15. If I could ban one word from the vocabulary of Latter-Day Saints, it most certainly would be “know”.

    Two things have I have always considered absurd about the use of the word “know” in the church are:

    1) Children bearing testimonies and saying “they know the church is true”. These kids don’t even know how to fix a peanut butter and jelly sandwich, yet we are to believe that the creator of all life has given them an assurance while billions (99.9%–literally–of mankind) remain wandering in the dark.

    2) Gain a testimony by bearing it. Say you know before you know and, by darn, you will know. Gain the truth by lying. Say you saw the car accident and you did see it.

    Somebody help me out with those feelings.

    My discomfort with the use of the word would be a lot less if I believed that members have these alternate meanings of the word in their minds as they “testify”. I believe most members really interpret the warm fuzzies as a true, unalterable understanding of our existence. The feelings that their born-again Christian neighbor has are mistaken, but most assuredly their are not.

  16. Post

    Heber13 #15 – Maybe we should just provide our confidence intervals and regression analysis when stating these things. “Based on a sample size of X personal experiences, which has a confidence level of +/- Y%, Z% of my personal experiences confirm its truth.”

  17. #17 – 2) – this has always been a huge problem for me. Members of the Quorum of the 12 Apostles have repeatedly stated that you should say you know something you don’t know, and that it will help you eventually come to know it. I was never able to find any way to make myself feel better about this. Is this really the way god needs to operate? The thing that bothers me the most about this is that this is used as a way to help other people to know. You’re encouraged to lie, and based in part on your testimony, others gain their testimonies. This is very disturbing to me.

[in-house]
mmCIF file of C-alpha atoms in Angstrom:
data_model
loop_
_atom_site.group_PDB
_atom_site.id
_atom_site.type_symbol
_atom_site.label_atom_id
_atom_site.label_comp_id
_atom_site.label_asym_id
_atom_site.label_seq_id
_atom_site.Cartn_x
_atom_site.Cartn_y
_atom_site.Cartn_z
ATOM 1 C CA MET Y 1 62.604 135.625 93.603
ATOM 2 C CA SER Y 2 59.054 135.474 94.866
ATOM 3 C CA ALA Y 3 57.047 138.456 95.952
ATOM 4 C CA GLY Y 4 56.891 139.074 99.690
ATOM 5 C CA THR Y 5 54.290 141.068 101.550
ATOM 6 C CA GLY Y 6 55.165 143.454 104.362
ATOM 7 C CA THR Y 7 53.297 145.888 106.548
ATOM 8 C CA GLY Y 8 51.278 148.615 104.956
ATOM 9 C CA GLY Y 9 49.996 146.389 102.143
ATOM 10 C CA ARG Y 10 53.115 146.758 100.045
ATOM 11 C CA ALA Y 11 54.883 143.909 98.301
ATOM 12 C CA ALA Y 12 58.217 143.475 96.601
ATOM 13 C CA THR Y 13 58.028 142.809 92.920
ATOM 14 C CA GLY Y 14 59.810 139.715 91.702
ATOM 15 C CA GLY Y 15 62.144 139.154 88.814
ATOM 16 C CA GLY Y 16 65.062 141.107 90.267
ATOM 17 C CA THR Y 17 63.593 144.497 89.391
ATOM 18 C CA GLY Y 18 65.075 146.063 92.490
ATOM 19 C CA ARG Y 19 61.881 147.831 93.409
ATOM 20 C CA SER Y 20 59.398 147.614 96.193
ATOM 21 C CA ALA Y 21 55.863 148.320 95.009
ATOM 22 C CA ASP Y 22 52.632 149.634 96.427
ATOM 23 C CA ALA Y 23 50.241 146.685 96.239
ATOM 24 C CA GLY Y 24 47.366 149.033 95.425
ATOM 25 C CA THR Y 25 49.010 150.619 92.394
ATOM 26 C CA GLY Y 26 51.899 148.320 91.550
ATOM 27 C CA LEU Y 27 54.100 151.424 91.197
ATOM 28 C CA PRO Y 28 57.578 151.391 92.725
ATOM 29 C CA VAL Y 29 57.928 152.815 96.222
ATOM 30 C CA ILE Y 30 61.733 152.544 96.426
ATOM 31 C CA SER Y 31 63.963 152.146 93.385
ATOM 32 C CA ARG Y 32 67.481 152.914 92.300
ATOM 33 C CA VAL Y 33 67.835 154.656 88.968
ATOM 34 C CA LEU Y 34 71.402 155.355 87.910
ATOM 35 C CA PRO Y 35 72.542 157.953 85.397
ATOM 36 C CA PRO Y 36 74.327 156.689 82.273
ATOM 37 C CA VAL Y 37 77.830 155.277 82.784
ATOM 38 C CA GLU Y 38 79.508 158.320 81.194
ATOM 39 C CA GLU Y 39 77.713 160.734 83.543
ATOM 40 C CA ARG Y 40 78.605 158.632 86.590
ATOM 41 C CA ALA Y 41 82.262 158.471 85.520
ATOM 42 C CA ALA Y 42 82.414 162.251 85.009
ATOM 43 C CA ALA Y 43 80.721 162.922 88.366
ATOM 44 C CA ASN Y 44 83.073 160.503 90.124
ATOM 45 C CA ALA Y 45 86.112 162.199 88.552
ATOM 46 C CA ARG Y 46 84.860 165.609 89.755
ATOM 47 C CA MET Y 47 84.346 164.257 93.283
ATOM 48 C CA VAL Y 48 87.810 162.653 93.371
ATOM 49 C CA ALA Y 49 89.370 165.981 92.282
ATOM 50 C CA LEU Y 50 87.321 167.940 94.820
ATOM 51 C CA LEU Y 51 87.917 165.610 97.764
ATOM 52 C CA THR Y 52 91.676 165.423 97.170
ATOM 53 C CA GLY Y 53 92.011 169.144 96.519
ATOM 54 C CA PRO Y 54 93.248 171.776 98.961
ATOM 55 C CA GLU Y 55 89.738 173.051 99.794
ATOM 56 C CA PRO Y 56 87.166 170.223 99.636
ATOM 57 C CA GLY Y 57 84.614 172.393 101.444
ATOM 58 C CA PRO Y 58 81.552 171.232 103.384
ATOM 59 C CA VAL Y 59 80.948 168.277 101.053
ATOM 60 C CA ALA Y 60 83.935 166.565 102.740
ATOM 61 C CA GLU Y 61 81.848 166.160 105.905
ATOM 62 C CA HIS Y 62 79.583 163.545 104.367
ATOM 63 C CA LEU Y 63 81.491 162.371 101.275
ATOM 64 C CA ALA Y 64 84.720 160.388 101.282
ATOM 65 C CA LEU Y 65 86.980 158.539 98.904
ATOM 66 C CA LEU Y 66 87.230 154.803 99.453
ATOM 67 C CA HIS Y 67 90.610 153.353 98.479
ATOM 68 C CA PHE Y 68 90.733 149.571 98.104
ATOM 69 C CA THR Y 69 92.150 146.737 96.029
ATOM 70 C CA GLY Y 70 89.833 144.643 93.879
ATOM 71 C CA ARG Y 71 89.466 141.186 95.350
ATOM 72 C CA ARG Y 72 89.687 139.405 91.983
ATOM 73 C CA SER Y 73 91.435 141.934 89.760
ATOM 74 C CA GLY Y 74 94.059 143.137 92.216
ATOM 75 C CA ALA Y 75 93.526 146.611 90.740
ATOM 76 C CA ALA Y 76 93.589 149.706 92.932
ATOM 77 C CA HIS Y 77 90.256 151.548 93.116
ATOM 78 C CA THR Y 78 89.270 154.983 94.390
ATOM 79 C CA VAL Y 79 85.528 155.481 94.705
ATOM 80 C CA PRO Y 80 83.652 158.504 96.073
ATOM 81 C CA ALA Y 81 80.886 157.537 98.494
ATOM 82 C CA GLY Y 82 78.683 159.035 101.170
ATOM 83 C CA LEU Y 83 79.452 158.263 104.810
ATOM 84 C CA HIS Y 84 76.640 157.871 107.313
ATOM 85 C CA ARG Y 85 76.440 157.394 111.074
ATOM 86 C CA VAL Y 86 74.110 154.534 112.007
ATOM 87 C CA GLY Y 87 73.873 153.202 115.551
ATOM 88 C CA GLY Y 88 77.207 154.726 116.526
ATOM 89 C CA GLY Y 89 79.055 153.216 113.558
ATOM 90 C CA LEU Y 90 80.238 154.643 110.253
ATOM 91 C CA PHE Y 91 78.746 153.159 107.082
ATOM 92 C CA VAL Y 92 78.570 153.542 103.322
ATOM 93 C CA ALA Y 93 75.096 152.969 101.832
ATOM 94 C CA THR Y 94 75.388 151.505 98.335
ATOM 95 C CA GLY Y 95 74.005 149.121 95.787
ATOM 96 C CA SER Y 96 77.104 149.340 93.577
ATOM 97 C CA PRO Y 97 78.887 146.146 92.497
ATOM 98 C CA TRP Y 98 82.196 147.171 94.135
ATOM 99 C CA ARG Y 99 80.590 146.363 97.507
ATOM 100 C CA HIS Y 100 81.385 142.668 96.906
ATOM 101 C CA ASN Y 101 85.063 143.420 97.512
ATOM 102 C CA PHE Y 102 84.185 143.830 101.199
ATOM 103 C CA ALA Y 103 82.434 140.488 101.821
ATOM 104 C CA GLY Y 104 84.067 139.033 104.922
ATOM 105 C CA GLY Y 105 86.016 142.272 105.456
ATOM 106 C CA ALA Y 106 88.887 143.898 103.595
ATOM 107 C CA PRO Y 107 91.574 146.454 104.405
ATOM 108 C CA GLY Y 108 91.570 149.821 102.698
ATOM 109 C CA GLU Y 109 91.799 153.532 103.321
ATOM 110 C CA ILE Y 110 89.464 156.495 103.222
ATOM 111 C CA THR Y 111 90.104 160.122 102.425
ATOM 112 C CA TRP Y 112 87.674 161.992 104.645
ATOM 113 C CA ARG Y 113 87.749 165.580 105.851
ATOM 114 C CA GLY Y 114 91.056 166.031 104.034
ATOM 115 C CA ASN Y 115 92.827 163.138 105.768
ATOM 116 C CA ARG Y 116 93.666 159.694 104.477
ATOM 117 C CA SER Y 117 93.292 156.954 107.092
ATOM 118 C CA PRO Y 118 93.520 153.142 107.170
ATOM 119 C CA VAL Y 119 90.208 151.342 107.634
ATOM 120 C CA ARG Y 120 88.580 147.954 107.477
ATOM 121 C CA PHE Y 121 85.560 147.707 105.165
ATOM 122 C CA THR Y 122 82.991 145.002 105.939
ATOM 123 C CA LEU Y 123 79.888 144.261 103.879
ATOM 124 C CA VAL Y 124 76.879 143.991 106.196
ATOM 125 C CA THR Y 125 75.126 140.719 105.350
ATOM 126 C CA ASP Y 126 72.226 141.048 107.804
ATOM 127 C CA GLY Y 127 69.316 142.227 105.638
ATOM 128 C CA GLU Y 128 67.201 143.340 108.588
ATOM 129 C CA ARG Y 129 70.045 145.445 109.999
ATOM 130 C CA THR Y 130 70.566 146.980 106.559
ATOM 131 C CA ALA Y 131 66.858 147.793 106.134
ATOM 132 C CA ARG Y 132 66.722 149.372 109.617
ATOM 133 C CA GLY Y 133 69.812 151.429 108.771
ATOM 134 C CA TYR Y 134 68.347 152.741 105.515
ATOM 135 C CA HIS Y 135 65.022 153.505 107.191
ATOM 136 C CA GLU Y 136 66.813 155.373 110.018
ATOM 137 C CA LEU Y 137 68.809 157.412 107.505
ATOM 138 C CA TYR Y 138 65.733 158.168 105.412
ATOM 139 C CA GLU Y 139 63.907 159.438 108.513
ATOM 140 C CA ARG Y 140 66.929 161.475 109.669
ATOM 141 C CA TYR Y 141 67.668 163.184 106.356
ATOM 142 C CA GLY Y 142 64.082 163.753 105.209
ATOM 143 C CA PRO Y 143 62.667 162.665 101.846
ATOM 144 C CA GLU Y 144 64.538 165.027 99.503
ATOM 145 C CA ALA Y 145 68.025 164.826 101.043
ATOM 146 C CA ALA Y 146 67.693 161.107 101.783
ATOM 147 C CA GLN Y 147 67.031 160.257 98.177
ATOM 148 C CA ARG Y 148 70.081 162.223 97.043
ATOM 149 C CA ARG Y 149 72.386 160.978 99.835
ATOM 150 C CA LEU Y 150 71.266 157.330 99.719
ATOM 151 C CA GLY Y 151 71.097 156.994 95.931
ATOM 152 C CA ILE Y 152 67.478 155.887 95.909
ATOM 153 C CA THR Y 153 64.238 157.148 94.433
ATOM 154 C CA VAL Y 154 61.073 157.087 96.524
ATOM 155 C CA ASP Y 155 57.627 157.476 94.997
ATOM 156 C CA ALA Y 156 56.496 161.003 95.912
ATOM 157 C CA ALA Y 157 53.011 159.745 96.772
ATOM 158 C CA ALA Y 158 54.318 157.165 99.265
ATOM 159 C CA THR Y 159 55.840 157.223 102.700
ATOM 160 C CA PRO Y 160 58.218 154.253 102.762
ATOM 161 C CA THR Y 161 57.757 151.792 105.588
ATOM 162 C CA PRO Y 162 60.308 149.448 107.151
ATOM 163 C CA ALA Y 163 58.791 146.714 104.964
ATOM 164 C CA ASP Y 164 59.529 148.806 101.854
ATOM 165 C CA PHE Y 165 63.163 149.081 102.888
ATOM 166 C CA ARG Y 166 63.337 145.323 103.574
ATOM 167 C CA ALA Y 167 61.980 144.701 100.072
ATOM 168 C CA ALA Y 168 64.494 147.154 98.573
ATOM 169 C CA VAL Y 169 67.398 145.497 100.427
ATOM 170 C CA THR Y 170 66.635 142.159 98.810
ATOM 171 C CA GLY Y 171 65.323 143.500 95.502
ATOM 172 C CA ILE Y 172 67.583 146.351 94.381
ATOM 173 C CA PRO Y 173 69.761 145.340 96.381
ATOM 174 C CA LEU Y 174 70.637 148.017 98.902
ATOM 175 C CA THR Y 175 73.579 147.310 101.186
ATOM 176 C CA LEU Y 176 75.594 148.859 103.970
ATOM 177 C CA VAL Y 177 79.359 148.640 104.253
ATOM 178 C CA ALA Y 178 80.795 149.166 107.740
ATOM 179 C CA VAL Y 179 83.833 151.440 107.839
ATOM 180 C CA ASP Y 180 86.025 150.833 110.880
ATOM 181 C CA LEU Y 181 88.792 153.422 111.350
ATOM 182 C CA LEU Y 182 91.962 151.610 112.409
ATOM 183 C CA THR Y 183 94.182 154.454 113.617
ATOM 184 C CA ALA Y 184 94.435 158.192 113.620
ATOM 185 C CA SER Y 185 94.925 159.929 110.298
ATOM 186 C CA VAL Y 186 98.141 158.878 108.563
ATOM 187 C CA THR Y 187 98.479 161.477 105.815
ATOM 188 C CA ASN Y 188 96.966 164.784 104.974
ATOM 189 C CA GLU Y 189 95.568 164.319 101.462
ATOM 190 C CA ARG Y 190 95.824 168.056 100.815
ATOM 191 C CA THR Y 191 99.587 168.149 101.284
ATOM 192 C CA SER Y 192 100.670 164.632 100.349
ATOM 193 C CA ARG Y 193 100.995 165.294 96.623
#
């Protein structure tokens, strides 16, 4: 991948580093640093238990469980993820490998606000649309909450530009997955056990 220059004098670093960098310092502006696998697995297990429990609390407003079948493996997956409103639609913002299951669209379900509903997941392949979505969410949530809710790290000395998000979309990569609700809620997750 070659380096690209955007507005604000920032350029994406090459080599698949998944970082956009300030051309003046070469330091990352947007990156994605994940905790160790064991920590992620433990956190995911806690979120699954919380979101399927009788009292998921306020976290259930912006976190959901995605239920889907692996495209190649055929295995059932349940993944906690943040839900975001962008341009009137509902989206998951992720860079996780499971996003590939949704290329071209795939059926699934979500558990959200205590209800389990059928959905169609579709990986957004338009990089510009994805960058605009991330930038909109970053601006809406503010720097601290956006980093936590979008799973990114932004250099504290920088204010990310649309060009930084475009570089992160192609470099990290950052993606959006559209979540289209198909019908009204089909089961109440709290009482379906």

18. Holden (17): A point about which I also wonder and have a sincere question as I try to figure out things for myself:

    This is mostly directed to those on here whose “knowledge” is based upon a “feeling” / “warm fuzzy” / whatever personal feeling caused you to be able to say you “KNOW” that this is the only true church, with the implication that ever other denomination therefore isn’t the “only true church”. As Holden mentioned, what do you make of the same feelings that others have towards their own churches. And if they are “mistaken”, how do you know that?

    And on a more personal basis for myself (being selfish), what do I do with the same feelings that I get when I read scriptures or study things from other denominations (including things as disparate as Buddhism and Hinduism)? Any recommendations?

  19. #18: 😉 Well stated, Hawkgrrrl…yes, that is my point…doesn’t sound very natural someone would talk like that, huh? Because the common language is less scientific, we shouldn’t analyze people saying “I know” in their testimony with our set of rulers on what is “to know” and what is more “to believe”. We get what they’re saying without the precision.

    #17, #19, I agree it does sound absurd to gain a testimony in the bearing of it, but I think I have experienced it. It has troubled me some in thinking about it, but I think I’ve reconciled it and think it can happen. The way I think of it is, with faith and a seed of knowledge, I have started saying “I know [blah blah blah]” not because I was trying to deceive what I didn’t know, but I sincerely wanted to believe it and maybe I was a little bold in saying it, but it came into my mind and I said it. When I did, I really felt peaceful and it felt right saying it…and I thought, “yes, that is true…look how good it feels to say it.” It kind of sounds counter-intuitive now (even as I type it), but I really felt it was a witness. I have wondered why I would say something I hadn’t previously reconciled I knew it before saying it, but I honestly think it was an act of faith…I believed it and wanted to say I knew it, but couldn’t really tell until I heard myself say it. Then I knew. If it didn’t feel right when I said it, I’d have to correct myself or make a mental note not to say that anymore because I don’t believe it is honest. But it does seem sometimes that one can experience a witness that way, even if it sounds awkward in theory.